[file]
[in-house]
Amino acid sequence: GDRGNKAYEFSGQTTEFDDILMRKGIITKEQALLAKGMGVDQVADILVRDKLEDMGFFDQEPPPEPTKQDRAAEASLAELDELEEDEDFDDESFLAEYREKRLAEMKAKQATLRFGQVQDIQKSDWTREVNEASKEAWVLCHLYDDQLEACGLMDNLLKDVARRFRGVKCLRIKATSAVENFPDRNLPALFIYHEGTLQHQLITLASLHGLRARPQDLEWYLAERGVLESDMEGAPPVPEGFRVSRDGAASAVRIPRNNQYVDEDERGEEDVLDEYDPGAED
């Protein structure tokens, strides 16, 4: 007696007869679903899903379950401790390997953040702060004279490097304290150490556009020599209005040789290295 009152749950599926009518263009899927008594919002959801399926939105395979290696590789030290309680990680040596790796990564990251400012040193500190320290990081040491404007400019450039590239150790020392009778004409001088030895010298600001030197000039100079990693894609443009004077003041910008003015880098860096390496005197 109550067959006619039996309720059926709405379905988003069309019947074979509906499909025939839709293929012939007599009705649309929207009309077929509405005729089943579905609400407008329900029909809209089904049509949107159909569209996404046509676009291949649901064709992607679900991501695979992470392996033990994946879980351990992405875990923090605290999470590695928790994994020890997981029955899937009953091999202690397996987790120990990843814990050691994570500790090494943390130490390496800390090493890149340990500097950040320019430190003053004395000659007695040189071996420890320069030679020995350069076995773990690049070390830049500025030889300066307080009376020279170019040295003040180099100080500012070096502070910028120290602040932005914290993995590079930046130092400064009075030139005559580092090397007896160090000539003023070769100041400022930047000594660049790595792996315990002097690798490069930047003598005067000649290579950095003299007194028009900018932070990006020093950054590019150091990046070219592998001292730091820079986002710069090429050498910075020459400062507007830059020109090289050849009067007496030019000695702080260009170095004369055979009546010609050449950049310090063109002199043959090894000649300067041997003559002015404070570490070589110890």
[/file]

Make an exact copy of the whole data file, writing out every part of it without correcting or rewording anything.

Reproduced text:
[in-house]
Amino acid sequence: GDRGNKAYEFSGQTTEFDDILMRKGIITKEQALLAKGMGVDQVADILVRDKLEDMGFFDQEPPPEPTKQDRAAEASLAELDELEEDEDFDDESFLAEYREKRLAEMKAKQATLRFGQVQDIQKSDWTREVNEASKEAWVLCHLYDDQLEACGLMDNLLKDVARRFRGVKCLRIKATSAVENFPDRNLPALFIYHEGTLQHQLITLASLHGLRARPQDLEWYLAERGVLESDMEGAPPVPEGFRVSRDGAASAVRIPRNNQYVDEDERGEEDVLDEYDPGAED
């Protein structure tokens, strides 16, 4: 007696007869679903899903379950401790390997953040702060004279490097304290150490556009020599209005040789290295 009152749950599926009518263009899927008594919002959801399926939105395979290696590789030290309680990680040596790796990564990251400012040193500190320290990081040491404007400019450039590239150790020392009778004409001088030895010298600001030197000039100079990693894609443009004077003041910008003015880098860096390496005197 109550067959006619039996309720059926709405379905988003069309019947074979509906499909025939839709293929012939007599009705649309929207009309077929509405005729089943579905609400407008329900029909809209089904049509949107159909569209996404046509676009291949649901064709992607679900991501695979992470392996033990994946879980351990992405875990923090605290999470590695928790994994020890997981029955899937009953091999202690397996987790120990990843814990050691994570500790090494943390130490390496800390090493890149340990500097950040320019430190003053004395000659007695040189071996420890320069030679020995350069076995773990690049070390830049500025030889300066307080009376020279170019040295003040180099100080500012070096502070910028120290602040932005914290993995590079930046130092400064009075030139005559580092090397007896160090000539003023070769100041400022930047000594660049790595792996315990002097690798490069930047003598005067000649290579950095003299007194028009900018932070990006020093950054590019150091990046070219592998001292730091820079986002710069090429050498910075020459400062507007830059020109090289050849009067007496030019000695702080260009170095004369055979009546010609050449950049310090063109002199043959090894000649300067041997003559002015404070570490070589110890």